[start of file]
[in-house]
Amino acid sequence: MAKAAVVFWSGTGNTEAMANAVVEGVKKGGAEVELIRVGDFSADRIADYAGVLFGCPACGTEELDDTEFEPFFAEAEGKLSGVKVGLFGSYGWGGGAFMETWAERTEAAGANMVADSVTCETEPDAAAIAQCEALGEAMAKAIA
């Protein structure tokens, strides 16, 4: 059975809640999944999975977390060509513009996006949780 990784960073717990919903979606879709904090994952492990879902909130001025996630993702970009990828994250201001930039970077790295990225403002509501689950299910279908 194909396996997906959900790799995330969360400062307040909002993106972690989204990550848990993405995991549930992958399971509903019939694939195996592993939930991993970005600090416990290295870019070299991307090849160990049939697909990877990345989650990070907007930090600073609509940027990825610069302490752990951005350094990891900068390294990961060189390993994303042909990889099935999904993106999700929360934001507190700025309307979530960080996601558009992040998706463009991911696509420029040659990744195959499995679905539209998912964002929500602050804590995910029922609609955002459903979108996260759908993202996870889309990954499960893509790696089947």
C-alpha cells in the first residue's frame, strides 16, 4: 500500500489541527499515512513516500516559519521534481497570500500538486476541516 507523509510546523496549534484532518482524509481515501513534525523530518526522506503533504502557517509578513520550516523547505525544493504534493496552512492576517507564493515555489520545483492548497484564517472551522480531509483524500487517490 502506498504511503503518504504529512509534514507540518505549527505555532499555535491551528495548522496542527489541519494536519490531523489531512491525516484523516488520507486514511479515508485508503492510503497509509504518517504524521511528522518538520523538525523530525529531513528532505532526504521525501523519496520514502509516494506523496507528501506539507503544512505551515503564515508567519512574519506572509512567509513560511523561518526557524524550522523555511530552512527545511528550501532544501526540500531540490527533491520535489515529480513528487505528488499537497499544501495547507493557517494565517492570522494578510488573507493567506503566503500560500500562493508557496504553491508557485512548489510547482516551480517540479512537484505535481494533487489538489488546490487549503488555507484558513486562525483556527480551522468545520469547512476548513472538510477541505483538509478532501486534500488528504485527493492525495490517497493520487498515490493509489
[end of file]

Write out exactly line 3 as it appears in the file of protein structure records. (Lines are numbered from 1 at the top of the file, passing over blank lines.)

């Protein structure tokens, strides 16, 4: 059975809640999944999975977390060509513009996006949780 990784960073717990919903979606879709904090994952492990879902909130001025996630993702970009990828994250201001930039970077790295990225403002509501689950299910279908 194909396996997906959900790799995330969360400062307040909002993106972690989204990550848990993405995991549930992958399971509903019939694939195996592993939930991993970005600090416990290295870019070299991307090849160990049939697909990877990345989650990070907007930090600073609509940027990825610069302490752990951005350094990891900068390294990961060189390993994303042909990889099935999904993106999700929360934001507190700025309307979530960080996601558009992040998706463009991911696509420029040659990744195959499995679905539209998912964002929500602050804590995910029922609609955002459903979108996260759908993202996870889309990954499960893509790696089947």